Courtauld Image Libraries – Closed
In response to the COVID-19 outbreak, the Courtauld Image Libraries are now closed until further notice. Please direct all enquiries to firstname.lastname@example.org
Opening times: Closed until further notice
The Witt and Conway Libraries are located at our Somerset House campus
Finding the image libraries during Courtauld Connects
Please note that the entrance to the Institute has moved. Walking under the canopy leading from the Strand, passing the old Institute entrance on your left, turn left towards the King’s College Campus. Enter the last door on your left and reception staff will direct you to down to the Witt and Conway Libraries.
The heart of the Conway Library is the private collection of Lord Conway of Allington, which came to The Courtauld Institute of Art in 1932. Since then, the Library has been developed continuously as a teaching and research collection. It now contains over one million images: photographs and cuttings of world architecture, architectural drawings and publications, sculpture, ivories, seals, metalwork, manuscript illumination, stained glass, wall paintings, panel paintings and textiles.
Since it came to The Courtauld over 80 years ago, the Conway Library has been built up by various means. Its stock of original photographs has been increased by donation and by buying negatives, and the Library has also commissioned photography in Britain and abroad. A large number of the photographs are the work of graduate students from The Courtauld Institute of Art, whose informed insights make the Library an especially valuable research tool.
The Conway collection also includes two smaller collections. The archive of 22,000 glass plates known as the De Laszlo Collection of Paul Laib Negatives includes images of works by many of the major artists working in Britain between 1900 and 1945. The archive of renowned architectural photographer Anthony Kersting (1916-2008) consists of over 160,000 images documenting the architecture of almost every European country, Asia, New Zealand, the Middle and Far East.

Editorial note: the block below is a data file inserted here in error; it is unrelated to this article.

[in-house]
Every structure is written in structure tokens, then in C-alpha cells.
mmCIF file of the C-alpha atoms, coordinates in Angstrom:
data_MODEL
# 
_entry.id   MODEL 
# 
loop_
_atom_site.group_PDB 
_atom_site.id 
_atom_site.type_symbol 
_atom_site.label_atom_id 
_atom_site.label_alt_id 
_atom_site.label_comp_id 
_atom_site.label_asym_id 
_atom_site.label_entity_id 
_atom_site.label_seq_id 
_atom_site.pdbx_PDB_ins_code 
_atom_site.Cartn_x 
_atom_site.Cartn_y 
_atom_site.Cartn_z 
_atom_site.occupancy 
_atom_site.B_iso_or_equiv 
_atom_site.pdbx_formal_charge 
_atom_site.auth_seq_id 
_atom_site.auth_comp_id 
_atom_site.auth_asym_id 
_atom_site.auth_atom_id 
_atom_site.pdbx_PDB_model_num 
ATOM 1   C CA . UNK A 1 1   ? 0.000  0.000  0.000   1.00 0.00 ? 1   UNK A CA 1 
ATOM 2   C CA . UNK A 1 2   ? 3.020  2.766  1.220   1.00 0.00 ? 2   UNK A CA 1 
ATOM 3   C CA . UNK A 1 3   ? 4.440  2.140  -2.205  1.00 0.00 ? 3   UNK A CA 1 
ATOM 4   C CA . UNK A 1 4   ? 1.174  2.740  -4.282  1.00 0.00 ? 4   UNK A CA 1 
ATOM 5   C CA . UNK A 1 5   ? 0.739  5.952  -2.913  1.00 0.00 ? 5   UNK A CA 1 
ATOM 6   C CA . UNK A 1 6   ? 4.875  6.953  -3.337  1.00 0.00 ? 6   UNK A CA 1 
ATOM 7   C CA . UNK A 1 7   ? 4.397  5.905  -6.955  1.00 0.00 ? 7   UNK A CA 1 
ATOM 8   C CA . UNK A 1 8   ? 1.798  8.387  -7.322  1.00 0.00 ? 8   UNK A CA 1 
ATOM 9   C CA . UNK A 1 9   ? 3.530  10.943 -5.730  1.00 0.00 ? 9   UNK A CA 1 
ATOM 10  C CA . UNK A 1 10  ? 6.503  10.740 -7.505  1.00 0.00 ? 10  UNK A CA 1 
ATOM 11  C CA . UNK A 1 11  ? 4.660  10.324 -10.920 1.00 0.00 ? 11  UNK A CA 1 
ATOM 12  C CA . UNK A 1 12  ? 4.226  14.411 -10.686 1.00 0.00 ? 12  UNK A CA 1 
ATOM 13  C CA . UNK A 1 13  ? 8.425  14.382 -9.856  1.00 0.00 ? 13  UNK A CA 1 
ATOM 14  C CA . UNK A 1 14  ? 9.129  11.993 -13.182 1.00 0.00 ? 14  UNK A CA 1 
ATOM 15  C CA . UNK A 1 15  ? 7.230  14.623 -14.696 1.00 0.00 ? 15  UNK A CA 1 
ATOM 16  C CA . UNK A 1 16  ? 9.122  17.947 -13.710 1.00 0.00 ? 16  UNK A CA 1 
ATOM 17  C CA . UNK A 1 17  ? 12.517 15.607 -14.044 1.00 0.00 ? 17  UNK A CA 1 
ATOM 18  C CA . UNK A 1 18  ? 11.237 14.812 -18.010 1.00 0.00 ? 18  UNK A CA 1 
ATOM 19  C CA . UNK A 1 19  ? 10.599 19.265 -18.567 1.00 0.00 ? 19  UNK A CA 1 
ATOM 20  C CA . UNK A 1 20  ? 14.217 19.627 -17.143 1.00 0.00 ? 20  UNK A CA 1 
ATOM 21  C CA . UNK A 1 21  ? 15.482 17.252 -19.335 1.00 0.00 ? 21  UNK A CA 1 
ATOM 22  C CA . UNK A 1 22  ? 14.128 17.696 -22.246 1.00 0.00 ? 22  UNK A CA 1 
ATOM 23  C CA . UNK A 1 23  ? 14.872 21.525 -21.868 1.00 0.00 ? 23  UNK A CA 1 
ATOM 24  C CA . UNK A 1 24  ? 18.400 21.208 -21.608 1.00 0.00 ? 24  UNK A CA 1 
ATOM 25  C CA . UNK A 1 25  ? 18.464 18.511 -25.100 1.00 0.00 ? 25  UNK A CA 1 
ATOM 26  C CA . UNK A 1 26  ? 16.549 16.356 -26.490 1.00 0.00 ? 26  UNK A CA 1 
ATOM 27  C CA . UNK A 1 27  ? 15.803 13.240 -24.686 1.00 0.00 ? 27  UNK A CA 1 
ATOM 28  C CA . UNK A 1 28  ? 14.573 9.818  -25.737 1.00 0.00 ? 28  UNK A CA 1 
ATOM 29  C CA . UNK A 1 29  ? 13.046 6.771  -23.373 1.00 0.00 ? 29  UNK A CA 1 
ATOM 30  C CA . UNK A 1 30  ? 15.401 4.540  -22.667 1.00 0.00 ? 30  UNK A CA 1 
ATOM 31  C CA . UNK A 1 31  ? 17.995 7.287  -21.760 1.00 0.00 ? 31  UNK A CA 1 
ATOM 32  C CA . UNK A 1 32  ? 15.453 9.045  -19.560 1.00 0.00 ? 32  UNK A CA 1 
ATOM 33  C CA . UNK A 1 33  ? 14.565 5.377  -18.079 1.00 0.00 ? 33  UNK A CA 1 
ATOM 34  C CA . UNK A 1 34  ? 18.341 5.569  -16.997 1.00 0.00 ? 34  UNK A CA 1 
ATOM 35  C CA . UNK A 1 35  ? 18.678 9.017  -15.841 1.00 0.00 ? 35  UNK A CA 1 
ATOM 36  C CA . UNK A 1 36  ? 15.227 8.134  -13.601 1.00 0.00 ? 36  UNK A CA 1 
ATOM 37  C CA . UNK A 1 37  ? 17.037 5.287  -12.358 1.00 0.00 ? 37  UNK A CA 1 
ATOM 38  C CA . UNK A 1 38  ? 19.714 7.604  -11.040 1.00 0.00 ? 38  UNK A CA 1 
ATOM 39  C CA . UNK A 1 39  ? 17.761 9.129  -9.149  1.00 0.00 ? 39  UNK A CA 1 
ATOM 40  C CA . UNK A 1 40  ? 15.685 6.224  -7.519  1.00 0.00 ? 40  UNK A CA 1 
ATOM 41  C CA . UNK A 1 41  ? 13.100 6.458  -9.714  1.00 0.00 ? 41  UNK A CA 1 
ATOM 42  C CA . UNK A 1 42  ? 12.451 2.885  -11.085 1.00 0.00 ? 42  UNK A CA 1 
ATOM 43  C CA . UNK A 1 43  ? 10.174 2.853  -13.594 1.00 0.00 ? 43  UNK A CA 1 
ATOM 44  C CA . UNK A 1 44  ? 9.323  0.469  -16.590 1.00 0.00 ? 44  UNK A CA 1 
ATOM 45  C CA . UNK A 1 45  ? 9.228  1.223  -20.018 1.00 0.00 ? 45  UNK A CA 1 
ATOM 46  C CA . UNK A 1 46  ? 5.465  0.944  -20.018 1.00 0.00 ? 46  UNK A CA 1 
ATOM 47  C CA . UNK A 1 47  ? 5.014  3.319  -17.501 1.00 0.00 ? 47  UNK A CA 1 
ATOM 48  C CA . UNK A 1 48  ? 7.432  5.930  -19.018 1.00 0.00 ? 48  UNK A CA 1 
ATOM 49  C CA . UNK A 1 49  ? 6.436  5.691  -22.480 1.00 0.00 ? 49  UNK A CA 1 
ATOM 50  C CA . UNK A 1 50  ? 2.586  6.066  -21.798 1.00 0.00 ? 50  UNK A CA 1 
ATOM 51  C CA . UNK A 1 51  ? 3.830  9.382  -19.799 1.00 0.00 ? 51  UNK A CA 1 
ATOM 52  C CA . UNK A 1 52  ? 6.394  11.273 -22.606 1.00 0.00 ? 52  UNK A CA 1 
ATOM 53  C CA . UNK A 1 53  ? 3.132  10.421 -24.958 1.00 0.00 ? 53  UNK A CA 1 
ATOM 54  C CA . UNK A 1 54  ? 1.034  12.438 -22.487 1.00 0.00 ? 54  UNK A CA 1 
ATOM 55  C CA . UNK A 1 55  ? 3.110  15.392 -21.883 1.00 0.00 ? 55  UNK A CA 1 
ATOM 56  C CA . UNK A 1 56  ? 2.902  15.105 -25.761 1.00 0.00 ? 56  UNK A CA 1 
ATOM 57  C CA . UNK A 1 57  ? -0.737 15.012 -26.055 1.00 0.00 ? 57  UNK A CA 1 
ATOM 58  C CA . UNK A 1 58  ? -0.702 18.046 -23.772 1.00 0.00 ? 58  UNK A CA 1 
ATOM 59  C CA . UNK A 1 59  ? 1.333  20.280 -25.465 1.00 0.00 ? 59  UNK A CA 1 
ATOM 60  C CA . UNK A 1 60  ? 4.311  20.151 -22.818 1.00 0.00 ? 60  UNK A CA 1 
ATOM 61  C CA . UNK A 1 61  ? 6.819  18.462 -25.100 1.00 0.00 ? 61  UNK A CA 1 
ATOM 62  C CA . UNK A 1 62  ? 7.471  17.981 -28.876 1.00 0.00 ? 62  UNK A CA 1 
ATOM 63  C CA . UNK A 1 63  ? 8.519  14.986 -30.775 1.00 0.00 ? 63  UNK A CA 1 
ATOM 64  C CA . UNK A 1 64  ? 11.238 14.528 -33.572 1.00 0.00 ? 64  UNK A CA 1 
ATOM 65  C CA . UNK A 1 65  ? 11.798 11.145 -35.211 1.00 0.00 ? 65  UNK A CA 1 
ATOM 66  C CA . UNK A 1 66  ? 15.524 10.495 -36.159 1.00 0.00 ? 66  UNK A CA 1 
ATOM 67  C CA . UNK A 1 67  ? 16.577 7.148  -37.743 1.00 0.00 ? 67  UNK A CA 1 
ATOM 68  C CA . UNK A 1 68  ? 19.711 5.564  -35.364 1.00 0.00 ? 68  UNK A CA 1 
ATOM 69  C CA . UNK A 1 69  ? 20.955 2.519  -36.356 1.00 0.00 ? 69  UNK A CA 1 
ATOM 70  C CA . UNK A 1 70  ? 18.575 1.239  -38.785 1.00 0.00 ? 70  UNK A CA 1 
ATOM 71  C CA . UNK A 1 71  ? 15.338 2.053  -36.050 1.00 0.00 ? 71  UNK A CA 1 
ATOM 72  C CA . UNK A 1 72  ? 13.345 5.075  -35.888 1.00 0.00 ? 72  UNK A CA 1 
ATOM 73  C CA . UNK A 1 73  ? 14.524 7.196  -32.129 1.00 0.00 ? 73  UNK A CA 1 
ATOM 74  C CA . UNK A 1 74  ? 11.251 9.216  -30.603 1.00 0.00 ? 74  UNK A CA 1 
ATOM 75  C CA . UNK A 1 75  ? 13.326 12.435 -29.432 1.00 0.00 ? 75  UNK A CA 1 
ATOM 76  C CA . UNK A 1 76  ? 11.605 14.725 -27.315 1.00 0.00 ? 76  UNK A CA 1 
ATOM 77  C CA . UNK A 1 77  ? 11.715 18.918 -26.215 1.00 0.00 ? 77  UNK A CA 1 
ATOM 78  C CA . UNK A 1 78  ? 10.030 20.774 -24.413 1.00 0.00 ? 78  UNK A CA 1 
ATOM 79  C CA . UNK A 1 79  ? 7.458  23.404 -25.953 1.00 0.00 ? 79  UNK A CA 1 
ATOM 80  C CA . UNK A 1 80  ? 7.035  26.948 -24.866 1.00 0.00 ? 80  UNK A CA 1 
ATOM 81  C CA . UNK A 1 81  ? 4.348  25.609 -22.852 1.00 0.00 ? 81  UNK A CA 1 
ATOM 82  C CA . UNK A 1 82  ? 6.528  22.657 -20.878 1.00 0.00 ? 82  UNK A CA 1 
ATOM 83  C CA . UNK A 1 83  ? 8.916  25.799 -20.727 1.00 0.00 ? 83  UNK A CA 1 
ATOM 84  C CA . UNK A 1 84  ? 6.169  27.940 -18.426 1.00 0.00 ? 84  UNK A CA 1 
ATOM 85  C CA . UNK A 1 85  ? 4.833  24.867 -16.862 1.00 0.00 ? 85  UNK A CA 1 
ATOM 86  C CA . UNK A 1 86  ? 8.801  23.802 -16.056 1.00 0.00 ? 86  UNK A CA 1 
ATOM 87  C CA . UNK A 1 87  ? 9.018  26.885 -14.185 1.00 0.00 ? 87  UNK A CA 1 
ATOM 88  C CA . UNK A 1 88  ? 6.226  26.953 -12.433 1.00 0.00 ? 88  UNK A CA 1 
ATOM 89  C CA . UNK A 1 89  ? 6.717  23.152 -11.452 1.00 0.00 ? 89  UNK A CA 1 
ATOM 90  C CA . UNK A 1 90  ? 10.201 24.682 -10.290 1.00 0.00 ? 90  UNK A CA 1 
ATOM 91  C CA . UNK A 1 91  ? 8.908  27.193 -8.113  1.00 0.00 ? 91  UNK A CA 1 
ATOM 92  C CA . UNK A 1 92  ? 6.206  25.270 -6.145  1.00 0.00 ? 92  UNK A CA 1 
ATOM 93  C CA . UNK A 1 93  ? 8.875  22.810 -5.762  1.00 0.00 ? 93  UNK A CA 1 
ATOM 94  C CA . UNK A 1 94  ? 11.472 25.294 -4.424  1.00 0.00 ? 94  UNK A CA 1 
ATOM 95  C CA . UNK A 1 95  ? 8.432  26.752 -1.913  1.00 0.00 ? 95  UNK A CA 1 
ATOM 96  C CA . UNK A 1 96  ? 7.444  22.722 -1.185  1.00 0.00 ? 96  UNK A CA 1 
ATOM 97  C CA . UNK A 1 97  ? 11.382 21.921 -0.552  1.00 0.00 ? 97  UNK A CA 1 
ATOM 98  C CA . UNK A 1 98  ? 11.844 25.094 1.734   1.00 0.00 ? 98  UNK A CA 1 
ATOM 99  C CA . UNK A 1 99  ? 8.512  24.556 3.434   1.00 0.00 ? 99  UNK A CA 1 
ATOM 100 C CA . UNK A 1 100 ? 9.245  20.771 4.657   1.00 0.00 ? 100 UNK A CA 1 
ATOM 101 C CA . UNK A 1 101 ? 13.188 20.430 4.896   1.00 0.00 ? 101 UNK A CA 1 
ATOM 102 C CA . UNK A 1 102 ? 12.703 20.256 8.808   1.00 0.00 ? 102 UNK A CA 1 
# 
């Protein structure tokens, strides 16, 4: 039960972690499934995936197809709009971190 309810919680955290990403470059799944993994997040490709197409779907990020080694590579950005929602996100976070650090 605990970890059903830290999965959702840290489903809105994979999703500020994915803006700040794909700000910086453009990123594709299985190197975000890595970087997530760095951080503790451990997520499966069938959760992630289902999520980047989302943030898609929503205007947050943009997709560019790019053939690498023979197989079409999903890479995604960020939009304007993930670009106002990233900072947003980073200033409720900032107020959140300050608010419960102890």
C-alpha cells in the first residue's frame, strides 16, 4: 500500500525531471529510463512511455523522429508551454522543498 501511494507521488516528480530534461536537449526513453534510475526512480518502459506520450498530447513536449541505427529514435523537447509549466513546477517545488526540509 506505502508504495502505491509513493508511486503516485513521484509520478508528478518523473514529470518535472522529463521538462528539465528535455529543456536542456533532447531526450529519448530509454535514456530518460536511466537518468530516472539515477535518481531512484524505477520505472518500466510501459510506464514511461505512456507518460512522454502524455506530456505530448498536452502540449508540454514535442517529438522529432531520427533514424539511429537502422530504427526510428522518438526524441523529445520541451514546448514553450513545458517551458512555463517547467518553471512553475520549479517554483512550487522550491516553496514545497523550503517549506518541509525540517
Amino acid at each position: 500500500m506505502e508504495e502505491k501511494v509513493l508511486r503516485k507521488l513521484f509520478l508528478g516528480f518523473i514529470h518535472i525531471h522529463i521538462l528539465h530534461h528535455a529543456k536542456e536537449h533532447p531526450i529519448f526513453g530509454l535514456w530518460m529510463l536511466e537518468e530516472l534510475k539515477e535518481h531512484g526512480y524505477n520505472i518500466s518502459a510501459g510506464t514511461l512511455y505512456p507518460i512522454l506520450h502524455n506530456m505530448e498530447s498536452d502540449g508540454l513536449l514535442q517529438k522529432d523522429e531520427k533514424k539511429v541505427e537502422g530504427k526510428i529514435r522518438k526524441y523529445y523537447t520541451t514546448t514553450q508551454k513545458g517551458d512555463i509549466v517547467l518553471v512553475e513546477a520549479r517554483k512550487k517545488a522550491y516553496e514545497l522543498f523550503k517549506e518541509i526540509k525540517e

Separate from the main Library sequence and accessible by arrangement are the Conway’s holdings of historic photographs (mostly of architecture) and the late Edward B. Garrison’s collection of photographs of pre-1300 Italian painting.
Currently, images are mounted on card and housed in boxes on open shelves – although some elements of the Conway collection are available online as low resolution images. However, an innovative volunteer programme – part funded by the National Lottery Heritage Fund, and managed by The Courtauld’s Digital Media department, is now underway to make the entire Conway collection available online as high resolution images.
Not only will this mean that a wider range of people can access the images within the Library – some of which have never been seen by the public before – but it will also make the Library easier to search and use as a research and educational resource. Currently, the Conway is arranged by the location of the structure photographed, and by chronology. Works by key photographers are scattered throughout the collection with no means of easy access. The digitisation project will address this, making previously “hidden gems” such as some of T.E. Lawrence’s travel photography easy to view and enjoy for the first time.
Over 800 volunteers have been involved in the digitisation project to date, learning new skills and receiving training in areas such as cataloguing and photography. Volunteers are welcomed from all walks of life, and The Courtauld has worked in partnership with a range of organisations such as BeyondAutism, the Terrence Higgins Trust and My Action for Kids to ensure that volunteering can be an experience enjoyed by all.
An insight into the Conway Library digitisation project can be found on the project’s blog. Or if you’d like to sign up to be a volunteer, contact us at email@example.com or visit https://courtauld.ac.uk/study/resources/image-libraries/volunteering for more information,
At the same time, the Witt Library is also undergoing an ambitious programme of digitisation – find out more about this programme.
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